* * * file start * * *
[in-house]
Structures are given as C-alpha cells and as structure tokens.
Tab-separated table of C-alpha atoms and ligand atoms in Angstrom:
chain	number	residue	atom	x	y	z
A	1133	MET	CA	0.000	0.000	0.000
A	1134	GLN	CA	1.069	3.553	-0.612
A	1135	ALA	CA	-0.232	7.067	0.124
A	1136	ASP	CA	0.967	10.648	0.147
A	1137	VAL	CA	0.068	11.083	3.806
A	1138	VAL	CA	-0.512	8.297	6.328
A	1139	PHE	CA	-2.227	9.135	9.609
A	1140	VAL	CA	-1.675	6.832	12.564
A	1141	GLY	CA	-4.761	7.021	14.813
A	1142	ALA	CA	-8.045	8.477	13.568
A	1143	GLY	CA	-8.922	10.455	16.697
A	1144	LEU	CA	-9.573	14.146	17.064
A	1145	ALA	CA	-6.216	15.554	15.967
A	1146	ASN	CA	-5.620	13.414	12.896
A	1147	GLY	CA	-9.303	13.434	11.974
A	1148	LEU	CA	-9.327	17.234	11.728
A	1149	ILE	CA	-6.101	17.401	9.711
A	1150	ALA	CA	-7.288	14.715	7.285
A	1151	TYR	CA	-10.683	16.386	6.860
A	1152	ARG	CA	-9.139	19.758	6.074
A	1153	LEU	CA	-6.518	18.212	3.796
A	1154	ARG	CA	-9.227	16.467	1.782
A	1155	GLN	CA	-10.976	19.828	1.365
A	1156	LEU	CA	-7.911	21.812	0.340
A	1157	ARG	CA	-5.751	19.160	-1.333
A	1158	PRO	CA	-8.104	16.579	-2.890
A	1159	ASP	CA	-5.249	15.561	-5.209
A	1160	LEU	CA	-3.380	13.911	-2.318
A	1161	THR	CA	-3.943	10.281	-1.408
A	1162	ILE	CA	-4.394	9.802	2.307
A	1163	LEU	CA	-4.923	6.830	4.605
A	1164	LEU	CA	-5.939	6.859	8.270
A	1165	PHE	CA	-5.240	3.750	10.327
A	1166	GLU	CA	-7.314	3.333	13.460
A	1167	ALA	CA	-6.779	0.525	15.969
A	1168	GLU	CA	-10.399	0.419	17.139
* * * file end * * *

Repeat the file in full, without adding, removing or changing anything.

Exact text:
[in-house]
Structures are given as C-alpha cells and as structure tokens.
Tab-separated table of C-alpha atoms and ligand atoms in Angstrom:
chain	number	residue	atom	x	y	z
A	1133	MET	CA	0.000	0.000	0.000
A	1134	GLN	CA	1.069	3.553	-0.612
A	1135	ALA	CA	-0.232	7.067	0.124
A	1136	ASP	CA	0.967	10.648	0.147
A	1137	VAL	CA	0.068	11.083	3.806
A	1138	VAL	CA	-0.512	8.297	6.328
A	1139	PHE	CA	-2.227	9.135	9.609
A	1140	VAL	CA	-1.675	6.832	12.564
A	1141	GLY	CA	-4.761	7.021	14.813
A	1142	ALA	CA	-8.045	8.477	13.568
A	1143	GLY	CA	-8.922	10.455	16.697
A	1144	LEU	CA	-9.573	14.146	17.064
A	1145	ALA	CA	-6.216	15.554	15.967
A	1146	ASN	CA	-5.620	13.414	12.896
A	1147	GLY	CA	-9.303	13.434	11.974
A	1148	LEU	CA	-9.327	17.234	11.728
A	1149	ILE	CA	-6.101	17.401	9.711
A	1150	ALA	CA	-7.288	14.715	7.285
A	1151	TYR	CA	-10.683	16.386	6.860
A	1152	ARG	CA	-9.139	19.758	6.074
A	1153	LEU	CA	-6.518	18.212	3.796
A	1154	ARG	CA	-9.227	16.467	1.782
A	1155	GLN	CA	-10.976	19.828	1.365
A	1156	LEU	CA	-7.911	21.812	0.340
A	1157	ARG	CA	-5.751	19.160	-1.333
A	1158	PRO	CA	-8.104	16.579	-2.890
A	1159	ASP	CA	-5.249	15.561	-5.209
A	1160	LEU	CA	-3.380	13.911	-2.318
A	1161	THR	CA	-3.943	10.281	-1.408
A	1162	ILE	CA	-4.394	9.802	2.307
A	1163	LEU	CA	-4.923	6.830	4.605
A	1164	LEU	CA	-5.939	6.859	8.270
A	1165	PHE	CA	-5.240	3.750	10.327
A	1166	GLU	CA	-7.314	3.333	13.460
A	1167	ALA	CA	-6.779	0.525	15.969
A	1168	GLU	CA	-10.399	0.419	17.139